How Legacy Retailers Can Evolve to Compete against D2C Disruptors
Skeptics have been predicting the end of retail as we know it for nearly a decade now. We’ve all seen the headlines announcing the closing of old-school, once-beloved retailers. Stealing the spotlight are modern-day, direct-to-consumer (D2C) brands like Amazon, Warby Parker, and Everlane. These brands have mastered relevance among today’s digitally-savvy consumers who demand immediacy and instant gratification. According to eMarketer, from 2017 to 2018 alone aggregate time spent on D2C sites nearly doubled.
But while Millennials and Gen Z are the sharp-shiny objects most brands are courting, legacy retailers need to tread a fine line between acquiring the next generation of consumers while avoiding alienation of their core, traditional customers who are the bulk of current revenue.
D2C-born brands also have a competitive edge because their operations and infrastructure are built and tailored to accommodate the modern customer. Legacy retailers don’t have the liberty of fully overturning their current model; the shift would make stakeholders uneasy and put existing customers at risk.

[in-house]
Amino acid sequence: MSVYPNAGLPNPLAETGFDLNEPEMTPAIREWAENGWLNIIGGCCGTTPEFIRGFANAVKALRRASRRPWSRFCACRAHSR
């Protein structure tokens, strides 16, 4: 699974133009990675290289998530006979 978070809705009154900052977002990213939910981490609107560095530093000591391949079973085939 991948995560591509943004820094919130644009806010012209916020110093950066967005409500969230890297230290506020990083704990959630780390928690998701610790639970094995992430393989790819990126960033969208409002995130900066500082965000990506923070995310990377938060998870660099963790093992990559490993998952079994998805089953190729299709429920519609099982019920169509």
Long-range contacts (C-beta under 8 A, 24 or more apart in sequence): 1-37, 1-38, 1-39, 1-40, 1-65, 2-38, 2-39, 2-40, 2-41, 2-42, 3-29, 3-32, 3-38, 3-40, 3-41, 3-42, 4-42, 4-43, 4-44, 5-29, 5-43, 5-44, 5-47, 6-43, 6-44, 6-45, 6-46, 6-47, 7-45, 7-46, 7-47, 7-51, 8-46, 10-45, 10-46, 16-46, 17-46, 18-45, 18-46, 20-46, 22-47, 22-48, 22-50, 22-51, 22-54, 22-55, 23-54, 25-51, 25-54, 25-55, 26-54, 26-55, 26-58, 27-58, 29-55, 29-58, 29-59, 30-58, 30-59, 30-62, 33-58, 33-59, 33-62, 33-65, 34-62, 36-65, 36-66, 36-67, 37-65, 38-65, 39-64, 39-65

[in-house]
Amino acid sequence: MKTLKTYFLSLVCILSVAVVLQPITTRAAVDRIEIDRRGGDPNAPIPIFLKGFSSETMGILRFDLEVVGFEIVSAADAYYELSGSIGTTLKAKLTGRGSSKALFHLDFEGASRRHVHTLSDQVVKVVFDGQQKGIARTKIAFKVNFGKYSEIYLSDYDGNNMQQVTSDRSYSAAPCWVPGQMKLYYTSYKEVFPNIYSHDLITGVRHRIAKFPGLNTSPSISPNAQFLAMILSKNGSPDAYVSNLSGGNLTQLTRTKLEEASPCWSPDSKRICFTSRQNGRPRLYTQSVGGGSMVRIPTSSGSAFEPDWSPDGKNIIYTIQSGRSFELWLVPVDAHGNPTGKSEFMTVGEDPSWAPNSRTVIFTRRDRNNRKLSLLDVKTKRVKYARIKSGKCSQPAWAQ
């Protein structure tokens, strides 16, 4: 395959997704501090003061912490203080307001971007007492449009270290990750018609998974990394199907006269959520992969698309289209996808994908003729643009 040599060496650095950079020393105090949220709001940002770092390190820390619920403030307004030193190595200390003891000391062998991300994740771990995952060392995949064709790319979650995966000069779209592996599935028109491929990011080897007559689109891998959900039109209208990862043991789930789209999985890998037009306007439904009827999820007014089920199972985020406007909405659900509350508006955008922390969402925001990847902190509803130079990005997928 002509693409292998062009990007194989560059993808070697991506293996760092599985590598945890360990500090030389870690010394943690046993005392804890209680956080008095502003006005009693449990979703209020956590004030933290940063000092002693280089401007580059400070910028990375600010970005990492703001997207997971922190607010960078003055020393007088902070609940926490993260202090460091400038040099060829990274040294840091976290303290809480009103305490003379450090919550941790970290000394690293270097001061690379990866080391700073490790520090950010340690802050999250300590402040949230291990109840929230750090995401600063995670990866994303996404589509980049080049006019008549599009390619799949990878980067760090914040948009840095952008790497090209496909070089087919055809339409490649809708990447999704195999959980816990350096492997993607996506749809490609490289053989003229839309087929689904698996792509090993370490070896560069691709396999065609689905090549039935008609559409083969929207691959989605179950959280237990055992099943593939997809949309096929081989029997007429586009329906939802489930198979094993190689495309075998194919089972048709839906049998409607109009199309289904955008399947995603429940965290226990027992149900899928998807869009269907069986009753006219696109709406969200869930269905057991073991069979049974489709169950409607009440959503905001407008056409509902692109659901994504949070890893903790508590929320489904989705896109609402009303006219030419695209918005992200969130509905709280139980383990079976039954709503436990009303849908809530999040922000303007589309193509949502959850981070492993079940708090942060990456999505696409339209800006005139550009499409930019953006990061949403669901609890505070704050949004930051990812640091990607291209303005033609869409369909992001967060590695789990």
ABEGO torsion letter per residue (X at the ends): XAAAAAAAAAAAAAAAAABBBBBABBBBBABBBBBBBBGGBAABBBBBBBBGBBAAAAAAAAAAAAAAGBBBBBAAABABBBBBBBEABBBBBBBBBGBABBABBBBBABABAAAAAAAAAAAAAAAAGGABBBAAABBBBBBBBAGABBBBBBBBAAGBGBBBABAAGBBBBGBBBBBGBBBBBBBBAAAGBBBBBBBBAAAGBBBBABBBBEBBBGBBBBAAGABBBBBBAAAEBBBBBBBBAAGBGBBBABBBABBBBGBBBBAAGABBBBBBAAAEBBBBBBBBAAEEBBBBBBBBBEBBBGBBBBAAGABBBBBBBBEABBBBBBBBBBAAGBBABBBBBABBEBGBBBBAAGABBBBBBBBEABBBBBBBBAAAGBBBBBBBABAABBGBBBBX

Adapt, adapt, adapt.
These factors pose a sticky situation for legacy retailers and lead to the (multi)million dollar question: How does a legacy retailer adapt to thrive in the modern economy while not jeopardizing the things that have kept it sustainable?
Below are four strategies to help legacy retail brands survive--and even thrive--in today’s climate:
1. Create a social media-friendly in-store experience
In order for a physical space to merit a visit from a millennial customer, it needs to be experience-worthy. Brands who have nailed it have gone beyond infrastructure fixes (like ambient lighting and new furnishings) to make the in-store experience “Instagrammable”, e.g., a space that is artful and brag-worthy. Pop-ups like Refinery29's 29Rooms & the Museum of Ice Cream have mastered the art of luring in the millennial consumer. Old-school retailers can take a page from their book.